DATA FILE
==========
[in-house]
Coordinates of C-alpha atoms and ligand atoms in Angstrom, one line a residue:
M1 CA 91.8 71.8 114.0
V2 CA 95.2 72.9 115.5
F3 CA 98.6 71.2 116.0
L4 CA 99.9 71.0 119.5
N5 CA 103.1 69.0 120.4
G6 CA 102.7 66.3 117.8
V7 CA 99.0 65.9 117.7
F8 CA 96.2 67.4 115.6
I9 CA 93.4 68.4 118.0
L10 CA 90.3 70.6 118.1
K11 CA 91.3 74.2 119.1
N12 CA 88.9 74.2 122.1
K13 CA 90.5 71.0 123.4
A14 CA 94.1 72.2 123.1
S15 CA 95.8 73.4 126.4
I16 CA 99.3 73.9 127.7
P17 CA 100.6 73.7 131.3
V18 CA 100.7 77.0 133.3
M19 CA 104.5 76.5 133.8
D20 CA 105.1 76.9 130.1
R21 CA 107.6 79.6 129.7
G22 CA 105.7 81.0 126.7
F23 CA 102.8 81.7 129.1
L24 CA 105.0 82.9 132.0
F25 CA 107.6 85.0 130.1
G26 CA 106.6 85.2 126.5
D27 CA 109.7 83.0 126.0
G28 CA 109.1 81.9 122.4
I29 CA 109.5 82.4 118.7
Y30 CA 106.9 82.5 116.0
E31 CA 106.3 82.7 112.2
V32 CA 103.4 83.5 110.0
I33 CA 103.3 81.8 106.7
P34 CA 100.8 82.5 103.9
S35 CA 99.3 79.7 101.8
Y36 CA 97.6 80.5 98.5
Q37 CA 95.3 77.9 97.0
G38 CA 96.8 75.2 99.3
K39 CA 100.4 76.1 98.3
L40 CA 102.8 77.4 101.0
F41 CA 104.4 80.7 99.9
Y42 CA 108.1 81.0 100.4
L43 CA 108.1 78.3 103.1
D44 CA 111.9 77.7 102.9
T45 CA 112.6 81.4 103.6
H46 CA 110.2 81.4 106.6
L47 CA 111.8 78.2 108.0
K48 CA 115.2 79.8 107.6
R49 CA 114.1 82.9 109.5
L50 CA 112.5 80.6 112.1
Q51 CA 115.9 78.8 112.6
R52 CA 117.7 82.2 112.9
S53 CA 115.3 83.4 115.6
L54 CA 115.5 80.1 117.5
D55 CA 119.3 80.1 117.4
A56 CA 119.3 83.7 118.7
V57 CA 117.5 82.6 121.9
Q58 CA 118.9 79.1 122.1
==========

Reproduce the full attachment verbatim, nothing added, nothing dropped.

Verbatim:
[in-house]
Coordinates of C-alpha atoms and ligand atoms in Angstrom, one line a residue:
M1 CA 91.8 71.8 114.0
V2 CA 95.2 72.9 115.5
F3 CA 98.6 71.2 116.0
L4 CA 99.9 71.0 119.5
N5 CA 103.1 69.0 120.4
G6 CA 102.7 66.3 117.8
V7 CA 99.0 65.9 117.7
F8 CA 96.2 67.4 115.6
I9 CA 93.4 68.4 118.0
L10 CA 90.3 70.6 118.1
K11 CA 91.3 74.2 119.1
N12 CA 88.9 74.2 122.1
K13 CA 90.5 71.0 123.4
A14 CA 94.1 72.2 123.1
S15 CA 95.8 73.4 126.4
I16 CA 99.3 73.9 127.7
P17 CA 100.6 73.7 131.3
V18 CA 100.7 77.0 133.3
M19 CA 104.5 76.5 133.8
D20 CA 105.1 76.9 130.1
R21 CA 107.6 79.6 129.7
G22 CA 105.7 81.0 126.7
F23 CA 102.8 81.7 129.1
L24 CA 105.0 82.9 132.0
F25 CA 107.6 85.0 130.1
G26 CA 106.6 85.2 126.5
D27 CA 109.7 83.0 126.0
G28 CA 109.1 81.9 122.4
I29 CA 109.5 82.4 118.7
Y30 CA 106.9 82.5 116.0
E31 CA 106.3 82.7 112.2
V32 CA 103.4 83.5 110.0
I33 CA 103.3 81.8 106.7
P34 CA 100.8 82.5 103.9
S35 CA 99.3 79.7 101.8
Y36 CA 97.6 80.5 98.5
Q37 CA 95.3 77.9 97.0
G38 CA 96.8 75.2 99.3
K39 CA 100.4 76.1 98.3
L40 CA 102.8 77.4 101.0
F41 CA 104.4 80.7 99.9
Y42 CA 108.1 81.0 100.4
L43 CA 108.1 78.3 103.1
D44 CA 111.9 77.7 102.9
T45 CA 112.6 81.4 103.6
H46 CA 110.2 81.4 106.6
L47 CA 111.8 78.2 108.0
K48 CA 115.2 79.8 107.6
R49 CA 114.1 82.9 109.5
L50 CA 112.5 80.6 112.1
Q51 CA 115.9 78.8 112.6
R52 CA 117.7 82.2 112.9
S53 CA 115.3 83.4 115.6
L54 CA 115.5 80.1 117.5
D55 CA 119.3 80.1 117.4
A56 CA 119.3 83.7 118.7
V57 CA 117.5 82.6 121.9
Q58 CA 118.9 79.1 122.1